Revillon Frères

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Revillon Frères
IndustryFurs and luxury products
Founded1839 (1839)
FounderLouis-Victor Revillon
Defunct1982 (1982)
Revillon Frères, Regent Street 180, London. The sign says: "Direct shipment from our Canadian posts"
Furs by Revillon Frères at the Exposition Universelle (1900)

Revillon Frères (Revillon Brothers) was a French fur and luxury goods company, founded in Paris in 1723. Then called la Maison Givelet, it was purchased by Louis-Victor Revillon in 1839 and soon, as Revillon Frères, became the largest fur company in France. Branches were opened in London in 1869 and in New York in 1878.[1] At the end of the 19th century, Revillon had stores in Paris, London, New York City, and Montreal.

Through its fur buying bureau in Leipzig, Germany (1876), and an agency in Moscow (1905), the company bought most its furs from the markets of Moscow, Leipzig and at the annual fairs in Nizhny Novgorod (Gorki) at the Makaryev Fair and in Irbit at the Irbit Fair.[1]

From 1908-1909 Revillon Frères opened fur trading posts in Siberia, Mongolia and Turkestan.[1] By 1912 Revillon Frères had 125 fur trading posts in America and Siberia.[1]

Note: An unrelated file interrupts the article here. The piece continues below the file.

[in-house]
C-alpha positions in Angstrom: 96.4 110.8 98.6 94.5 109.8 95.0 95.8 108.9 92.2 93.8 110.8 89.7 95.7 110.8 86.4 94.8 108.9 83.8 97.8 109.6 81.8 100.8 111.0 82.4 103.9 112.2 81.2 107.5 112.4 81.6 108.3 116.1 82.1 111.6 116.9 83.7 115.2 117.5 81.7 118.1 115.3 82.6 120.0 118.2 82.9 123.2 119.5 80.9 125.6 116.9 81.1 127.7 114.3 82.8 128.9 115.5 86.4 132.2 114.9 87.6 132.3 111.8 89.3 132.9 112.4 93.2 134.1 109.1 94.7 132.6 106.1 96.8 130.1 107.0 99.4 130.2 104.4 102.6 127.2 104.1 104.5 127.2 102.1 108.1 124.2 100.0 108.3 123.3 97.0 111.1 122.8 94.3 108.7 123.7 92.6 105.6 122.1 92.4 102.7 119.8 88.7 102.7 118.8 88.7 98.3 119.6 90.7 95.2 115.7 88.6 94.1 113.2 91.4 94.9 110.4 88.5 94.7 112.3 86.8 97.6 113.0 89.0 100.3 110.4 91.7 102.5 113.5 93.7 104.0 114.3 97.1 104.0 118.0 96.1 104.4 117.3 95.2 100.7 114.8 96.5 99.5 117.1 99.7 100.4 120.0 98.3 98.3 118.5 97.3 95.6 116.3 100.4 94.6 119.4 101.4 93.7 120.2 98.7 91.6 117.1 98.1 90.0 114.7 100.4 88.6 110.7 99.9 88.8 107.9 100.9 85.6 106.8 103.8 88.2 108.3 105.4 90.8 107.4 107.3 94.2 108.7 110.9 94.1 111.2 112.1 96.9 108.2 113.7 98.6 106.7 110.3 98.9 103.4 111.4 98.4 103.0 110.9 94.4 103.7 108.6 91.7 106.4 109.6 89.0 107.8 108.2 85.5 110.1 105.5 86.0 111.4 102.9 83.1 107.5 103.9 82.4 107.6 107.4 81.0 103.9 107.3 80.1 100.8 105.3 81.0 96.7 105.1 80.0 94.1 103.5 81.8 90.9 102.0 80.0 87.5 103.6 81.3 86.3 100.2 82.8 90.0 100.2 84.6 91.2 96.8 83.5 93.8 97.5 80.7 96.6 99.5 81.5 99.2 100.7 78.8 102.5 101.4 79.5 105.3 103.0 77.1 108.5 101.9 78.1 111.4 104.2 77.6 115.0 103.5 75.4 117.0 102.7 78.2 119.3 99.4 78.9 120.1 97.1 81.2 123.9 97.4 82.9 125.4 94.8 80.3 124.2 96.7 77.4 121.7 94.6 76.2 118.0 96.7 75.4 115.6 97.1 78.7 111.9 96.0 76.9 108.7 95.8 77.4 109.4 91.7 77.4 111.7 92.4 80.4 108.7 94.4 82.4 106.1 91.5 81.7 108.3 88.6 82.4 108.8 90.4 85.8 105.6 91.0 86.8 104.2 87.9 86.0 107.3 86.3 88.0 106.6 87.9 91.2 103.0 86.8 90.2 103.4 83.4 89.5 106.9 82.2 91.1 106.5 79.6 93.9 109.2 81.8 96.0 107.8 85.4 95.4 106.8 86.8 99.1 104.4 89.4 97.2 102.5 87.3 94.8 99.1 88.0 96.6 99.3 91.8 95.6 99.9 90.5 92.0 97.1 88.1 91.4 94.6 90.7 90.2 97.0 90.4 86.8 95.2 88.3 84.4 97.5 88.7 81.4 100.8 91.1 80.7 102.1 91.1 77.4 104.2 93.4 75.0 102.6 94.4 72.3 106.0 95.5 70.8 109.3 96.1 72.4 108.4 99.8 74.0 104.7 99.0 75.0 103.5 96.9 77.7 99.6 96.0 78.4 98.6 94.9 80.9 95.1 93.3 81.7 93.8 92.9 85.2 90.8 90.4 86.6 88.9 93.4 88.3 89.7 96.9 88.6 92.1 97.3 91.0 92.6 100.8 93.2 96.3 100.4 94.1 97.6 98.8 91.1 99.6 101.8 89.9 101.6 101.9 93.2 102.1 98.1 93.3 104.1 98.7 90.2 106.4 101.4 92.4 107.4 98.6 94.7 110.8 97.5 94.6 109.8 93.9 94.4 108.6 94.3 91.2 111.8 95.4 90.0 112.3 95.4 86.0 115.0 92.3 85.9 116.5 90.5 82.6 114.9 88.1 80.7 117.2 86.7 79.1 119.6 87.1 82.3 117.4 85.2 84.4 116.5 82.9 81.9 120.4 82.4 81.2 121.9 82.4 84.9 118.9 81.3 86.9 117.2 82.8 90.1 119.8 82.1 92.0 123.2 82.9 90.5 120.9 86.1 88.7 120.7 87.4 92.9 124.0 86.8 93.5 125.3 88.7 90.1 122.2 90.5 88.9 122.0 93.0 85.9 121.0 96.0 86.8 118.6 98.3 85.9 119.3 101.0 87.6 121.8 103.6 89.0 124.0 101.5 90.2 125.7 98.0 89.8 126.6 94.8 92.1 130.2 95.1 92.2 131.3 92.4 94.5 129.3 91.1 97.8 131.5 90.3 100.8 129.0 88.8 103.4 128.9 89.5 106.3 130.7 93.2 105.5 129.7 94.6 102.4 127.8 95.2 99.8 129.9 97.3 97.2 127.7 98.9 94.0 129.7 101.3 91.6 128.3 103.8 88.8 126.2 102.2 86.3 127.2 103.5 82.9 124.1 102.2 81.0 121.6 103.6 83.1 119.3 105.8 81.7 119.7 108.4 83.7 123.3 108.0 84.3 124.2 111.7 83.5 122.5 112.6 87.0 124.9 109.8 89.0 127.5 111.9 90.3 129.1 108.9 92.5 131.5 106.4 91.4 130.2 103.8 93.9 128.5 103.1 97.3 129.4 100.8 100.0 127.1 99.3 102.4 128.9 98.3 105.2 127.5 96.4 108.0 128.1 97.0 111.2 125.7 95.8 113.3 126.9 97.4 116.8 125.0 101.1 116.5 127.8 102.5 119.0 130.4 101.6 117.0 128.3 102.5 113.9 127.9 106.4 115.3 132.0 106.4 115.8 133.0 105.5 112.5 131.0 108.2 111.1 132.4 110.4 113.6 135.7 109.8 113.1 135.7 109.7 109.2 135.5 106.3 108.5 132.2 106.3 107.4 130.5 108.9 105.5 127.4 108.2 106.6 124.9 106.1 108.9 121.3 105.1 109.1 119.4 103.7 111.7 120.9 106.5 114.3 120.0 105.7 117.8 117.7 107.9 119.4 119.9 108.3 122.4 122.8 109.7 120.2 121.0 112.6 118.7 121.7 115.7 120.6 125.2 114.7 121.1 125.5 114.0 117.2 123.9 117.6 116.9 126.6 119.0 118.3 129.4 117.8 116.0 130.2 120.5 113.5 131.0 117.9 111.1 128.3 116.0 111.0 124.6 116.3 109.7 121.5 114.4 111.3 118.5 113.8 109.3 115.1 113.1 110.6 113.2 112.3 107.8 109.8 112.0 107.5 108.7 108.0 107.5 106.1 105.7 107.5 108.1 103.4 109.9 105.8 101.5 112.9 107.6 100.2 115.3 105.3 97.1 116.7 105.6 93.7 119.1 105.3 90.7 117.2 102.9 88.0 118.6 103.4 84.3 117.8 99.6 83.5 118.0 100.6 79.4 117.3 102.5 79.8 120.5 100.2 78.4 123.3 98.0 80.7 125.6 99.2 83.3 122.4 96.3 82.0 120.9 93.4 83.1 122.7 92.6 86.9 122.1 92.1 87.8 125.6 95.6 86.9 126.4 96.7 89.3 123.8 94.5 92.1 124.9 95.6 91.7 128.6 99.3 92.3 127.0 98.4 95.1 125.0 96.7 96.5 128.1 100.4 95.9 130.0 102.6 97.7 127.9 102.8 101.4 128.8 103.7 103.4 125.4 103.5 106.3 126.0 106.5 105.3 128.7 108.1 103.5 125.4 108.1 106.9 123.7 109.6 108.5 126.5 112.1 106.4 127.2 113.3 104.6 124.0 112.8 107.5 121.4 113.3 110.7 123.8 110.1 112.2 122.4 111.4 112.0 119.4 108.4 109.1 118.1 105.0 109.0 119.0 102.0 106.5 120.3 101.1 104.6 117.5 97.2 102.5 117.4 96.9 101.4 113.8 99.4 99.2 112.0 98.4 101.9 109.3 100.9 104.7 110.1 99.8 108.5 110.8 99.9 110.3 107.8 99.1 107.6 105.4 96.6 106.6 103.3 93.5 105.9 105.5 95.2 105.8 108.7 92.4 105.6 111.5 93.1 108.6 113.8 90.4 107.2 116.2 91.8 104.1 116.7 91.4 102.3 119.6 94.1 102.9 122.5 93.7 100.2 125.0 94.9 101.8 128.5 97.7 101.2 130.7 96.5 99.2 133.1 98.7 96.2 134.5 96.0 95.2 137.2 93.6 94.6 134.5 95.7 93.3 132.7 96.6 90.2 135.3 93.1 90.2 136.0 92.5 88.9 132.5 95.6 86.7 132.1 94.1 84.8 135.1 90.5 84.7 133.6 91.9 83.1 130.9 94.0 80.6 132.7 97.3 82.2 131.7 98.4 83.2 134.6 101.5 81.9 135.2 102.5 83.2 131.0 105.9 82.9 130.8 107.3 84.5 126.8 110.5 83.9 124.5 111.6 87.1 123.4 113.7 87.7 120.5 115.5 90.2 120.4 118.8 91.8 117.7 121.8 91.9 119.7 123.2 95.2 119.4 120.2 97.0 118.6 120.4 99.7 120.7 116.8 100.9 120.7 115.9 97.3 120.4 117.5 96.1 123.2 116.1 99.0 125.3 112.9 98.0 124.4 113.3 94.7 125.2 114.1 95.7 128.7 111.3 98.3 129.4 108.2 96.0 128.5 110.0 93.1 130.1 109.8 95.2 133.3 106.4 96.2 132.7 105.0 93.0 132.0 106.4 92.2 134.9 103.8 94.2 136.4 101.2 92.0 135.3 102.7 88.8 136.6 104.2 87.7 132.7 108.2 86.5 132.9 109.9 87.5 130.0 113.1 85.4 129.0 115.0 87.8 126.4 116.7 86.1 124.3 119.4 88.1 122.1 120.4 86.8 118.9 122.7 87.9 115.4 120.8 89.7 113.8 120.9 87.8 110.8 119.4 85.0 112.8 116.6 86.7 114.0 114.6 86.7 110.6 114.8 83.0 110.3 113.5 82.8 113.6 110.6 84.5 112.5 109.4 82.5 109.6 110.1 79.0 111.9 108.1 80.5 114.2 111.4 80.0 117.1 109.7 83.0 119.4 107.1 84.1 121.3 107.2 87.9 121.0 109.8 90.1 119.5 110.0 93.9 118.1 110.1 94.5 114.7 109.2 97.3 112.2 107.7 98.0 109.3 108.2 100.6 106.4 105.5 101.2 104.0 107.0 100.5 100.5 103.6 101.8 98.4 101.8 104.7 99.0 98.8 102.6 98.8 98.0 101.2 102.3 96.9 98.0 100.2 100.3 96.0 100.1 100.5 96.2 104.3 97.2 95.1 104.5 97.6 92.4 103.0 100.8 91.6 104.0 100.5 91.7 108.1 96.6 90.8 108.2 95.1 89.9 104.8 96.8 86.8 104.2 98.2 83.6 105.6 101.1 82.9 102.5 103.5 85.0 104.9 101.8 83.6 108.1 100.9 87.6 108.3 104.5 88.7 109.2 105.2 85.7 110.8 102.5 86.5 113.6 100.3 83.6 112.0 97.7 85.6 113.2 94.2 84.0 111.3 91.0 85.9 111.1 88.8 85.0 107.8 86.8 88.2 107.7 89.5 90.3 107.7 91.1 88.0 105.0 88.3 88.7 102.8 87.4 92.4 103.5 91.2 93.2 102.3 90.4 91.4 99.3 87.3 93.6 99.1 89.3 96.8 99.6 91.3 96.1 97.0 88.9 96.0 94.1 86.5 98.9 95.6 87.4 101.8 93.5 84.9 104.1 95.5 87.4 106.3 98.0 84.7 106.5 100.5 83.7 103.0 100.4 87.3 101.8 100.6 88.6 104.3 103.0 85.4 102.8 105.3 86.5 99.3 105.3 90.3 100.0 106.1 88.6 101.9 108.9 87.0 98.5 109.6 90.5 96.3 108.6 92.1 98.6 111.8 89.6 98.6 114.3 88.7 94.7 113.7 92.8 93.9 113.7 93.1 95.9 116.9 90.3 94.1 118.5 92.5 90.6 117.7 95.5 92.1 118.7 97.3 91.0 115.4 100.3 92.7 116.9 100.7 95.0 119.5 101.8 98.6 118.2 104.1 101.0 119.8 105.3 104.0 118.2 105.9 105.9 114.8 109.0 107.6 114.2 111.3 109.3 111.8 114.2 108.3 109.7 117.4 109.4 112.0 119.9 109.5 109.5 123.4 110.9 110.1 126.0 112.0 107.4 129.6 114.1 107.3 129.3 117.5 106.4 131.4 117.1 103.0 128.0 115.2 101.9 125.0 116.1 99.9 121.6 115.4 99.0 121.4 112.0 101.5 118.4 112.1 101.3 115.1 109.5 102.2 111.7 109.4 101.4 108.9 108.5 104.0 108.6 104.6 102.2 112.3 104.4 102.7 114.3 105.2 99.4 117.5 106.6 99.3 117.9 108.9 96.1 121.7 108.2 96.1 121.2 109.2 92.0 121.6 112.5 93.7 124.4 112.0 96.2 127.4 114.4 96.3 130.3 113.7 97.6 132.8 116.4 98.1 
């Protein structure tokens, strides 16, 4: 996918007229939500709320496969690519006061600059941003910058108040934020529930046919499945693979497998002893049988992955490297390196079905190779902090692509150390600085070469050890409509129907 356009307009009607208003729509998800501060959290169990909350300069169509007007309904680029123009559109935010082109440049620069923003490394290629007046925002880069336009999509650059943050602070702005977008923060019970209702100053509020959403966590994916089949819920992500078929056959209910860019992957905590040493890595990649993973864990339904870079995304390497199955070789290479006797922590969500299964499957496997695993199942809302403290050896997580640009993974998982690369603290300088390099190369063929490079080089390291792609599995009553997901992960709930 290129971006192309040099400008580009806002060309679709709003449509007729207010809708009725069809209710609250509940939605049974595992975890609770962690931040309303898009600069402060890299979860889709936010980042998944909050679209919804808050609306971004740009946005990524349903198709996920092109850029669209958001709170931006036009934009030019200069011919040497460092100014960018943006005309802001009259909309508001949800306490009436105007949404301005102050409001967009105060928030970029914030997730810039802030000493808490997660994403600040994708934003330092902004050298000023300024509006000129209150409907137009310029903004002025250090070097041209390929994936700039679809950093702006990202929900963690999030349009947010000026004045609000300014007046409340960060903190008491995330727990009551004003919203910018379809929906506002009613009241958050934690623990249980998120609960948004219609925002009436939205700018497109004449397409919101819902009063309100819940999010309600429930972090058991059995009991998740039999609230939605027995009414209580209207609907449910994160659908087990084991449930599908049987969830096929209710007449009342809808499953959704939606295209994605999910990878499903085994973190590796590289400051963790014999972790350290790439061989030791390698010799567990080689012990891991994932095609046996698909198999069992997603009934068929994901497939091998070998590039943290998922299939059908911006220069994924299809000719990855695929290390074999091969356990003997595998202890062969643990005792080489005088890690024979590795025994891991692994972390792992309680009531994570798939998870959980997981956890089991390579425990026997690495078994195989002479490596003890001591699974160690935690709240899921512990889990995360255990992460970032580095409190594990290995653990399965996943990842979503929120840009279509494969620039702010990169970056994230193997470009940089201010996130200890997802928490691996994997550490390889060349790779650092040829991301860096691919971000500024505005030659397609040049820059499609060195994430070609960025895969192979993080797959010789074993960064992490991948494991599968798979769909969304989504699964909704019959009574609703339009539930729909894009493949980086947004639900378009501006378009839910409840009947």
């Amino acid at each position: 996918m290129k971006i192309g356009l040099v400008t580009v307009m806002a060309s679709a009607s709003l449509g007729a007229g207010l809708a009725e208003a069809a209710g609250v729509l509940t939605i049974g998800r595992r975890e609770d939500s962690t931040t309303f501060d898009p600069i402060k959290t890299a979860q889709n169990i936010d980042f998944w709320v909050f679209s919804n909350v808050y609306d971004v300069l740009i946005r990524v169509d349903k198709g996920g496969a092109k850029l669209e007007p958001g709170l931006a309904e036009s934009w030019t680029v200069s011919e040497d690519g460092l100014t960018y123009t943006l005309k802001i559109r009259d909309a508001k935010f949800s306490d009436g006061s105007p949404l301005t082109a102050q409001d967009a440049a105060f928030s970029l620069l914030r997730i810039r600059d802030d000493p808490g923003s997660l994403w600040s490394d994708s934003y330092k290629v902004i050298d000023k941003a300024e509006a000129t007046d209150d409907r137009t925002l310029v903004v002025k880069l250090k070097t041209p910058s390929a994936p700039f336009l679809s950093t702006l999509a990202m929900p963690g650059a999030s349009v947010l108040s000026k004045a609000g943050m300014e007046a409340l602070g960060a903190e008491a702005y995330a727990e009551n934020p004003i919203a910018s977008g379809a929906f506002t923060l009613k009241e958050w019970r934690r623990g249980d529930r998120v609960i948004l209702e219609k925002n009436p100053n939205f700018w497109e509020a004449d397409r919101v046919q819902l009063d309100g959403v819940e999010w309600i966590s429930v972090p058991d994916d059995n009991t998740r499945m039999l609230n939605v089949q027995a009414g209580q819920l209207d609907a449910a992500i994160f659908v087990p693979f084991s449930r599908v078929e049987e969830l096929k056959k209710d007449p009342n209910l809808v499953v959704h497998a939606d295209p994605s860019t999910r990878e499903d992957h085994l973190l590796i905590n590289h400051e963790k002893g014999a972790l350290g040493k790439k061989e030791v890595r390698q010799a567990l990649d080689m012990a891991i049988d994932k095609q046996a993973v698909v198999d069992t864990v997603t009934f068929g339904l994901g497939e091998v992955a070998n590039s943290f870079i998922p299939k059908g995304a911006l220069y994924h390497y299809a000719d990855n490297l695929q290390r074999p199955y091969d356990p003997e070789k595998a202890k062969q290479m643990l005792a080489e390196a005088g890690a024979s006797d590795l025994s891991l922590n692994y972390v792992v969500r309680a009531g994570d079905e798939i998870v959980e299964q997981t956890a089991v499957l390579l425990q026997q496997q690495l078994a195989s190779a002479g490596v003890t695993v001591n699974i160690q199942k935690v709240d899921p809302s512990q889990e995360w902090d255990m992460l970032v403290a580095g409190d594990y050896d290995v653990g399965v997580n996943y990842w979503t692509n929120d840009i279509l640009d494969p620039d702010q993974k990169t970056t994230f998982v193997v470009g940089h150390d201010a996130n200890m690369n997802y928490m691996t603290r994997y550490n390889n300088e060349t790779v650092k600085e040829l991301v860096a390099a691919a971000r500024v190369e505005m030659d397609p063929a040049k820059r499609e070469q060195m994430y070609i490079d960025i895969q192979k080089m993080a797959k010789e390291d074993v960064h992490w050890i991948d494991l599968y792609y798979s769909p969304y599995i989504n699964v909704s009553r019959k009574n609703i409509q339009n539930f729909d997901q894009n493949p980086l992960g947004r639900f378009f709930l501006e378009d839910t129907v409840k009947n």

In the 1960s, Revillon acquired Grauer Furs, New York's preeminent fur manufacturing company. Grauer Furs was founded by Austrian immigrant William Grauer and later operated by Grauer's two sons, Abraham and Herman. In 1970, in a deal negotiated by Herman Grauer, Revillon became the fur supplier to Saks 5th Avenue. This arrangement lasted until 1995.

In 1982, Revillon was acquired by hypermarket operator Cora, and became its luxury division Cora-Revillon. Subsequently, Cora-Revillon became a separate company, now privately owned, with Revillon[2] as its primary brand. Besides furs, Revillon produces perfume.

Fur trading operation in Canada (1893-1936)[edit]

Former headquarters of Revillon Frères in Edmonton - built 1912

In 1899 Revillon Frères opened a wholesale warehouse in Edmonton, Alberta and by 1903 had 23 stores across Canada.[3] Owned by Victor Revillon, Revillon Frères eventually set up a network of fur-trading posts in northern Canada in direct competition with the Hudson's Bay Company (HBC) composed of an eastern division and a western division.

The western division included posts mostly in northern Alberta, Saskatchewan and Manitoba. In 1911 the company had 13 posts north and west of Athabasca Landing. Having acquired a depot in Prince Albert in 1904 they had an additional 10 posts from The Pas to Brochet and Nueltin Lake at the edge of the tundra.[4]

The eastern division was in the region of James Bay and Ungava Bay in the north of Quebec which was served by their own fleet of ships.[4] By 1909, Revillon had forty-eight stores in its Eastern Arctic division while HBC had fifty-two.[5] Many of the Inuit villages in Nunavik, in northern Quebec, Canada, are located on sites originally occupied by Revillon Frères trading posts.